Oncology Syracuse 101: How To Prepare Yourself For Radiation

Updated on December 5, 2019

Medical oncologists specialize in providing cancer patients with diagnoses and treatment solutions. The expert develops a treatment plan based on pathology reports to check particular details, like the type and growth stage of cancer. 

People who might be beginners in radiation therapy provided by oncologists might find preparation for the treatment confusing. Here are five ways to help you prepare for radiation therapy. 

1. Start Eating Healthy

Radiation treatment, like chemotherapy, might be an invasive treatment to combat the severe adverse effects of cancer and other illnesses. The procedure may destroy both healthy and cancer cells, which might leave the body in a highly vulnerable state. Thus, it’s advisable to be as healthy as possible weeks before the operation. 

Start filling your meals with healthy options. Boost nutrition by eating balanced meals filled with components that include carbohydrates, protein, and essential vitamins. Continue healthy eating even when the radiation treatment begins. 

You can cook and freeze meals in advance. Otherwise, create a strict schedule with detailed information telling you the food you should and shouldn’t eat. Stock up on foods like:

  • Fruits and vegetables
  • Fat-free or Low-fat milk
  • Whole grains
  • Lean proteins

Don’t hesitate to consult an expert if you’re having difficulty preparing for the upcoming radiation operation. You can find medical oncologists here to help you in this regard. 

Educate Yourself

Learn as much as you can about your current health condition. Don’t be afraid to browse the Internet or ask professionals about the best and worst-case scenarios when taking the procedure. 

For instance, read resources telling you about potential cancer treatments that may complement your path to a full recovery. Other options might be available to supplement the healing process brought by the radiation operation. 

Aside from talking to an oncologist, you may start with reliable online resources to learn more about your health condition and its possible treatment options. For example, the American Cancer Society has a guide that may help you understand cancer surgery better than before. Here, you can learn more about the operations used for treating cancer, along with the risks involved in these treatment options.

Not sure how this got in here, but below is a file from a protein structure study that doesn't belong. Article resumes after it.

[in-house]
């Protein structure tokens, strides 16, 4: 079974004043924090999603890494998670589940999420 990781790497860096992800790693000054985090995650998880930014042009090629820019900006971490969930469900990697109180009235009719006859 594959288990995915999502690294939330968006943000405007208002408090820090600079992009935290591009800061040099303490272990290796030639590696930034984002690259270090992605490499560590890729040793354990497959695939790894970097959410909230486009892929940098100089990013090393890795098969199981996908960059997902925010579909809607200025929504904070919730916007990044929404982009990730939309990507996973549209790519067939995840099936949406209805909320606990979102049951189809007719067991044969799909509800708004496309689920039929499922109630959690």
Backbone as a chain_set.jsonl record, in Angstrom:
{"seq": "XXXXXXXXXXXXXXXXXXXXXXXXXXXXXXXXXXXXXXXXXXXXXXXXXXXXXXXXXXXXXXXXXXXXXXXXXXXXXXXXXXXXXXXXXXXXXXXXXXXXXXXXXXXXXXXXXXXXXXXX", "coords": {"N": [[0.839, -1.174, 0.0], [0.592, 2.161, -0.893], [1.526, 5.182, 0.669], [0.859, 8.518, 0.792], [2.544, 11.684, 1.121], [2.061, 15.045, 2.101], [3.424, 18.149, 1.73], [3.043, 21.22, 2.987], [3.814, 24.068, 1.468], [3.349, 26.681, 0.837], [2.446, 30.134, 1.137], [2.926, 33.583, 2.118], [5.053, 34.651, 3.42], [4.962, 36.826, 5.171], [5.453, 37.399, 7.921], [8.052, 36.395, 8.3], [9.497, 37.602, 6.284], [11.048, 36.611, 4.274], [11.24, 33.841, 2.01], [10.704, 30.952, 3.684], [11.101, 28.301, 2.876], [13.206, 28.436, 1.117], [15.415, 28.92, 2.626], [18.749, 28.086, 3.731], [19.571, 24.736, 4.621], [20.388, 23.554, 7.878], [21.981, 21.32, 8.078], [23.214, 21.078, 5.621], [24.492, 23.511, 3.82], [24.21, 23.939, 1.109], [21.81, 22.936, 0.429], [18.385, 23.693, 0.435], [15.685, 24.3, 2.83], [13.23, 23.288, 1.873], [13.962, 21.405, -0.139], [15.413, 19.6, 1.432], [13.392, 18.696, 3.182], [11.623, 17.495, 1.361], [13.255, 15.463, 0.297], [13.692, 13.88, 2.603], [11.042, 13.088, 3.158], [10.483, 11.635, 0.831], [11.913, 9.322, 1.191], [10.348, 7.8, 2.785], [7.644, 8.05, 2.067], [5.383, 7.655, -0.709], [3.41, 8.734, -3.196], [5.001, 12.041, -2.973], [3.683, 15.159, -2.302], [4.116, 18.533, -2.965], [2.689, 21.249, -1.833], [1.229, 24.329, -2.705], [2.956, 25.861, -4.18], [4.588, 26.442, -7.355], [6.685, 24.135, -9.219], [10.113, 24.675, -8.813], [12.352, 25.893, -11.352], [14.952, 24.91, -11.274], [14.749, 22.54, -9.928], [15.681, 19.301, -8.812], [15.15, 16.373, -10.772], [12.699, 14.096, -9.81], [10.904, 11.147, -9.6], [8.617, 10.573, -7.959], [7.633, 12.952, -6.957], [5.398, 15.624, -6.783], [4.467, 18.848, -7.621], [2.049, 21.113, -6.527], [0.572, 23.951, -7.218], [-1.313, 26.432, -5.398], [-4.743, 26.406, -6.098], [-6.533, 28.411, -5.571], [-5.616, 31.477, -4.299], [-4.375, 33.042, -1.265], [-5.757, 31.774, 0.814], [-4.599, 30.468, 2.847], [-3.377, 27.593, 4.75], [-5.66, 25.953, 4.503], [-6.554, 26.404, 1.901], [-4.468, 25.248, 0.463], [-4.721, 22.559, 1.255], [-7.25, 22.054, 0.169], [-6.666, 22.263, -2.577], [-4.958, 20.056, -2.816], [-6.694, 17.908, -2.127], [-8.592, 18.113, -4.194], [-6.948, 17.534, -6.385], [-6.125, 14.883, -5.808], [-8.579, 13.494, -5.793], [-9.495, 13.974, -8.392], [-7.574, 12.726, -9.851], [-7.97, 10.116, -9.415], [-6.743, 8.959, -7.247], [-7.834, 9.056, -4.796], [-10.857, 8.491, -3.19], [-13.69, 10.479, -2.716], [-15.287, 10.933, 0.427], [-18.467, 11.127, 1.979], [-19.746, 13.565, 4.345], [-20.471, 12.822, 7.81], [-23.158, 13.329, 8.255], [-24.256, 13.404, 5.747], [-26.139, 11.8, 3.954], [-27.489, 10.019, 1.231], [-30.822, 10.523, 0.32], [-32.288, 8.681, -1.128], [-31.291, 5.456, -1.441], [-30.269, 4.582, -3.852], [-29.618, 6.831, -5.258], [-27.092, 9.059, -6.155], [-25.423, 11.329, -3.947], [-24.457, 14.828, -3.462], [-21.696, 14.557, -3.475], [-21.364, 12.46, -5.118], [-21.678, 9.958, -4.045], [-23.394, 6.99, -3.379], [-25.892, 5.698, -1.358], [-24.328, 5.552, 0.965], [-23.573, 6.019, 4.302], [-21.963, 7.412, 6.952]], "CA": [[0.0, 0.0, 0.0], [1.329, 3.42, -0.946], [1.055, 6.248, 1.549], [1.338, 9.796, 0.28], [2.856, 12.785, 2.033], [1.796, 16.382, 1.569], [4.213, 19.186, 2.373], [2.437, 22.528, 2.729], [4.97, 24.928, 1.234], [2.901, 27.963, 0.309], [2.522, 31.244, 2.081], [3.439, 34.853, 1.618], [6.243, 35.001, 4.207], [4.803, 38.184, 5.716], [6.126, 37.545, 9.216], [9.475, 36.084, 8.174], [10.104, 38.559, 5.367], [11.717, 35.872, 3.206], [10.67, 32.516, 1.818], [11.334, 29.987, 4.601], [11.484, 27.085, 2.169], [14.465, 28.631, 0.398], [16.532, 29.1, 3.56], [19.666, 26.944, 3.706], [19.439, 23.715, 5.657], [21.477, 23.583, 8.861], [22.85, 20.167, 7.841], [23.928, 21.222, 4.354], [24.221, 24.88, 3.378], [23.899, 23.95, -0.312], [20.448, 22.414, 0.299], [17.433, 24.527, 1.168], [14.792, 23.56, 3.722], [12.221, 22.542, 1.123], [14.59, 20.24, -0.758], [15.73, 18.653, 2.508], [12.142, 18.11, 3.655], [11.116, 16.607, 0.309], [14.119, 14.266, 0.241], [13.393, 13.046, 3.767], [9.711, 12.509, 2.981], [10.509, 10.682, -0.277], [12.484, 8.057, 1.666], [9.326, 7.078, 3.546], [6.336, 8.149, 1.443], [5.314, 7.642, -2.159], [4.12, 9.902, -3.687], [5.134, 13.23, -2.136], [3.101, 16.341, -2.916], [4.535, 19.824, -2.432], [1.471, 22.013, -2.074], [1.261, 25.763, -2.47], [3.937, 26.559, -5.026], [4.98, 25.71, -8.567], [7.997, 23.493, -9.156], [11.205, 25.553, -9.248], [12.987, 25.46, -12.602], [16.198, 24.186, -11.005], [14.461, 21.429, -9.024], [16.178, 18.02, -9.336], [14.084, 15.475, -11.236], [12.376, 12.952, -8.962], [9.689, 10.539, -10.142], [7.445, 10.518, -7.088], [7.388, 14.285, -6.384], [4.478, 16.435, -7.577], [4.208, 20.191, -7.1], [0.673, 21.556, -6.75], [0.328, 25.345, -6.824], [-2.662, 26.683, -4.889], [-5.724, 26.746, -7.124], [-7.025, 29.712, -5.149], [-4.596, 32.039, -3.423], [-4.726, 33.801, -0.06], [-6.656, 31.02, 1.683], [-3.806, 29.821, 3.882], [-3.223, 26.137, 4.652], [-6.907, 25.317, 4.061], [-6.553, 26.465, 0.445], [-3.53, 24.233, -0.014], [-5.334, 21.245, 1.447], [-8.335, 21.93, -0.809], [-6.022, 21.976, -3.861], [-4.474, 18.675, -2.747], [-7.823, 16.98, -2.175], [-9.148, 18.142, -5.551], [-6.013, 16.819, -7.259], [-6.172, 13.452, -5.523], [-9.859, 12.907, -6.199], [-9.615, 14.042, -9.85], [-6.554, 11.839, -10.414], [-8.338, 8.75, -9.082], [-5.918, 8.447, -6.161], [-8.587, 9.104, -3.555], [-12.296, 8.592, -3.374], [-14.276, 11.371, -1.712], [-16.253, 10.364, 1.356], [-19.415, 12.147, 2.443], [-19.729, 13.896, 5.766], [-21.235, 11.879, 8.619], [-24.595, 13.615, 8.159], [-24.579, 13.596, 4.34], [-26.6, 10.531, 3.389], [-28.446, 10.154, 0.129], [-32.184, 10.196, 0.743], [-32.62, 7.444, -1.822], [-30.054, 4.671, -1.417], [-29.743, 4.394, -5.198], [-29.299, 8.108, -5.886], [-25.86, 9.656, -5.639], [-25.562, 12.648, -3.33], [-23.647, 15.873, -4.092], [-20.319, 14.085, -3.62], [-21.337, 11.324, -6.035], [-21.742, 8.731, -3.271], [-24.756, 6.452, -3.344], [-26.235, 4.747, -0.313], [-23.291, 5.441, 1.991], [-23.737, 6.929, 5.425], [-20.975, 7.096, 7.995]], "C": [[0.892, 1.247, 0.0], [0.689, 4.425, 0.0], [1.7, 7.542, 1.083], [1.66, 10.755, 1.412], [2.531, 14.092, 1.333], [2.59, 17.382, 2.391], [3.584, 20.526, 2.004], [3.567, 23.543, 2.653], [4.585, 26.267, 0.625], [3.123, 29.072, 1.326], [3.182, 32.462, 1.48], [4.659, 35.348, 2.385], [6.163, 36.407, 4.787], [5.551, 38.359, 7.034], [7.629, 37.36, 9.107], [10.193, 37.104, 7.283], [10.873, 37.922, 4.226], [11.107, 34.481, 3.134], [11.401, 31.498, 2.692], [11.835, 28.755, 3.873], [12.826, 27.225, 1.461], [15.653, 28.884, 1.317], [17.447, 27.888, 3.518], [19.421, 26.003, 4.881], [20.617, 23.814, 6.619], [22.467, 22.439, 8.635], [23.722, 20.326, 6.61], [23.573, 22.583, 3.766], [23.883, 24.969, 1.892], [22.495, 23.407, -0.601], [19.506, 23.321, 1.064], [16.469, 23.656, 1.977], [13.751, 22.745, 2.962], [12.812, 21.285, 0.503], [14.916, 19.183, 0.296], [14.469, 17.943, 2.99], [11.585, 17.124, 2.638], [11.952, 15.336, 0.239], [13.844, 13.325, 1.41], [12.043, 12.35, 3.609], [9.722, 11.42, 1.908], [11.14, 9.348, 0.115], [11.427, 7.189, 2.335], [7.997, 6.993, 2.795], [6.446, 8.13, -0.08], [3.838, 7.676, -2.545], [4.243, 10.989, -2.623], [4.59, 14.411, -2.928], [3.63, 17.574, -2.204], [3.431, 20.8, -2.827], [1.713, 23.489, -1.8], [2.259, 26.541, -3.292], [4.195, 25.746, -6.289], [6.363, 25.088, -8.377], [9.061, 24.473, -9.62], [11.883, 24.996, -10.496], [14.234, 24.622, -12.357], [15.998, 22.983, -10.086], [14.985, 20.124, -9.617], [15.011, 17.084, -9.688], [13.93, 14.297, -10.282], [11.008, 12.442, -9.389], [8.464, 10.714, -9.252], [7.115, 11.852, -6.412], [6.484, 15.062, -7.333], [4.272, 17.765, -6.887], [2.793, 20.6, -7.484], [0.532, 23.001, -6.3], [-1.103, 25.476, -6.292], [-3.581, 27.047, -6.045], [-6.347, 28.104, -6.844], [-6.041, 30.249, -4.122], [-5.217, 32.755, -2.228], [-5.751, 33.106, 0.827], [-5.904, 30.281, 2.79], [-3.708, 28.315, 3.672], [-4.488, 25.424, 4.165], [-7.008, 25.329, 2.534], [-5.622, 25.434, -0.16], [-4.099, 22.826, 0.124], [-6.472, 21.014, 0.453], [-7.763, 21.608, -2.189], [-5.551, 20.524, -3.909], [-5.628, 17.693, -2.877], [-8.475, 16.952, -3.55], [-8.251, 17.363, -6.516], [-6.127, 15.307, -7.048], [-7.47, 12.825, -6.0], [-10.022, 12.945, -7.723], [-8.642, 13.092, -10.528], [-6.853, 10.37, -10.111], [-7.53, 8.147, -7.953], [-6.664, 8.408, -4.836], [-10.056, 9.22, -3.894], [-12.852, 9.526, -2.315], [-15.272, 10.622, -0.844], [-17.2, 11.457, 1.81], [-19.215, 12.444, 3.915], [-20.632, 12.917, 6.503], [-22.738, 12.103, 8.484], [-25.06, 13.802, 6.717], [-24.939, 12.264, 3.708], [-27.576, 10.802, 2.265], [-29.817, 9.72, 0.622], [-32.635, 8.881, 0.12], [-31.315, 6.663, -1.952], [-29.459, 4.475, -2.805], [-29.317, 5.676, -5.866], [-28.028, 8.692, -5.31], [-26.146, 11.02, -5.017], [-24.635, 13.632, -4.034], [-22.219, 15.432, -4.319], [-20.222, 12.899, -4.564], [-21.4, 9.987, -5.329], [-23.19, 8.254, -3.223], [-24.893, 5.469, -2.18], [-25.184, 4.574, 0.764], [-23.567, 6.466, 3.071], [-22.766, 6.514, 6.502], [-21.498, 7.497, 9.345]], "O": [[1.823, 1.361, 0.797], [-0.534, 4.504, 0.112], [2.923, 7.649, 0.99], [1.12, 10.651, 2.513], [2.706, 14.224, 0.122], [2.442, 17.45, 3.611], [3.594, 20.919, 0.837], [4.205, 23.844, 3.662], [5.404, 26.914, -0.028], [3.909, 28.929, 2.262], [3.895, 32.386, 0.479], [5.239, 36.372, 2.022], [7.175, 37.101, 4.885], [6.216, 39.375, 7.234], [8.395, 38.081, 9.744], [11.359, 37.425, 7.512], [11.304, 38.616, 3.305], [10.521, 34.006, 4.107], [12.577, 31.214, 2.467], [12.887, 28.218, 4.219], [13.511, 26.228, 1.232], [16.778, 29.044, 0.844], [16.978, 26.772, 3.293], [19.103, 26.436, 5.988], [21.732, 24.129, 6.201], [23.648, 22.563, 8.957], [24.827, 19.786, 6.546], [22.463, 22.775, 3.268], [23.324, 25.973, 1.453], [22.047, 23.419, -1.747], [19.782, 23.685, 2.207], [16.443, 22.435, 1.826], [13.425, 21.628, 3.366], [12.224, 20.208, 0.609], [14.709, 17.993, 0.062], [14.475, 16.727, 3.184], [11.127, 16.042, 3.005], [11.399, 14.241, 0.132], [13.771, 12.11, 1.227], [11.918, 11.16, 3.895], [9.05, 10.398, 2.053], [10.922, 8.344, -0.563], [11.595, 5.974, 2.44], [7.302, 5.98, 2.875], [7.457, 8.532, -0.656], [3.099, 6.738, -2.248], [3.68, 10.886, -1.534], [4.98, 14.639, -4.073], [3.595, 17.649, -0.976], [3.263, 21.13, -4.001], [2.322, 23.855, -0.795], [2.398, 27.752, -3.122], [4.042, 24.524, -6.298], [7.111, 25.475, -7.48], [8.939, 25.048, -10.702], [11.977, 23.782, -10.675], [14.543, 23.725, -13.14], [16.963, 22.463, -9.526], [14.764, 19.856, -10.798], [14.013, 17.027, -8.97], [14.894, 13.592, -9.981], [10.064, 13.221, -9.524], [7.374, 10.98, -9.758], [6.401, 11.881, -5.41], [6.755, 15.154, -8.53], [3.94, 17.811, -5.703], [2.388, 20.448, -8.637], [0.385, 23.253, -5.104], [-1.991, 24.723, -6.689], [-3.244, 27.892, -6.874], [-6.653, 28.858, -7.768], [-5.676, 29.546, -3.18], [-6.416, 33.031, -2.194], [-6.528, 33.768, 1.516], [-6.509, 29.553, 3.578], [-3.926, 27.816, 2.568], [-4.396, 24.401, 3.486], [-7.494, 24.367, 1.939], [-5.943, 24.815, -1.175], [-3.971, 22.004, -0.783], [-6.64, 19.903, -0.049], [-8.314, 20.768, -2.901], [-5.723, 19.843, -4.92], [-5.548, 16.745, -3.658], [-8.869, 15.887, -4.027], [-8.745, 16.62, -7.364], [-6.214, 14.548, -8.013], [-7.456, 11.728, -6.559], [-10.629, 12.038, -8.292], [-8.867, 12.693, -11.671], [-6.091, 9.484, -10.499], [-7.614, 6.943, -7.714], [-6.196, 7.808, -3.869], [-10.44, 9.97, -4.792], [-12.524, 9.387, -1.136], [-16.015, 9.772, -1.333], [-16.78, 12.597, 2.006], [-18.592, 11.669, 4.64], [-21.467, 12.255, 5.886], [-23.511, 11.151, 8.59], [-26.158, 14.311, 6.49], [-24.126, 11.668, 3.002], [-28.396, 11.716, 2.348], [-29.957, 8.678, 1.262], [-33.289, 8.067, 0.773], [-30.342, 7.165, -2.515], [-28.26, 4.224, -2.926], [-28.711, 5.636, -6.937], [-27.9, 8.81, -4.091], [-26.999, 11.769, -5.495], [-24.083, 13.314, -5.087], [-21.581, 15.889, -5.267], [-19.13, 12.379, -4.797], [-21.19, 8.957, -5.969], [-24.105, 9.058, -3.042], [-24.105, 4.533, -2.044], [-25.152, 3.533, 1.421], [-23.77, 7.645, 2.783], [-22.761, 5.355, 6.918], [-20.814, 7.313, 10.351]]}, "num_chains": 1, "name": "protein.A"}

Plan for the Side Effects

As you’re educating yourself with your health concern and the radiation treatment, you should also learn about the potential side effects associated with the operation. 

Take note that cancer treatment plans may depend on the type and location of the cell overgrowth. Your oncologist might suggest chemotherapy to help reduce and potentially eliminate the cancer cells in your body. However, healthy cells may become damaged by the operation. Thus, you might become susceptible to other health concerns because of a weak immune system.

These adverse effects may include:

  • Fatigue
  • Nausea
  • Hair loss
  • Loss of appetite
  • Infection

But, you may not know which of these side effects you’ll experience until you begin the operation. However, you can prepare for these effects days or weeks before they surface. 

For instance, your oncologist might ask you to prepare a list of medicines to help counteract the side effects. It might be best to have these medications at an arm’s length when the adverse effects happen.  

Arrange Transport To and From the Medical Facility

You may feel fatigued or weakness after the radiation procedure. Consequently, that weakness might already exist because of your current health condition. Nonetheless, these situations might make it challenging for you to travel to and from the medical facility where the operation takes place. 

Don’t commute or drive to the medical establishment by yourself. Arrange for a friend or relative to drive you to the facility. Otherwise, you can ask for a taxi to help you travel to the institution. 

Friendly radiation center staff members may assist in providing you with a means of transportation to get home after the treatment. Don’t hesitate to ask the front desk or your oncologist for travel assistance. 

Voice Your Concerns

Medical oncologists can answer your questions about the treatment. Emotions might interfere with focus as you mumble in trying to inquire about the operation. 

If you’re feeling anxious, make a list of questions to ask when you’re meeting the treatment team. Also, you can visit online groups with members who may have similar experiences with you in this matter. 


It’s crucial to prepare for radiation to help rid your body of harmful cells. Let this guide assist you in organizing your thoughts and tasks for the upcoming treatment. Failure to follow an excellent preparation plan might result in unwanted side effects. 

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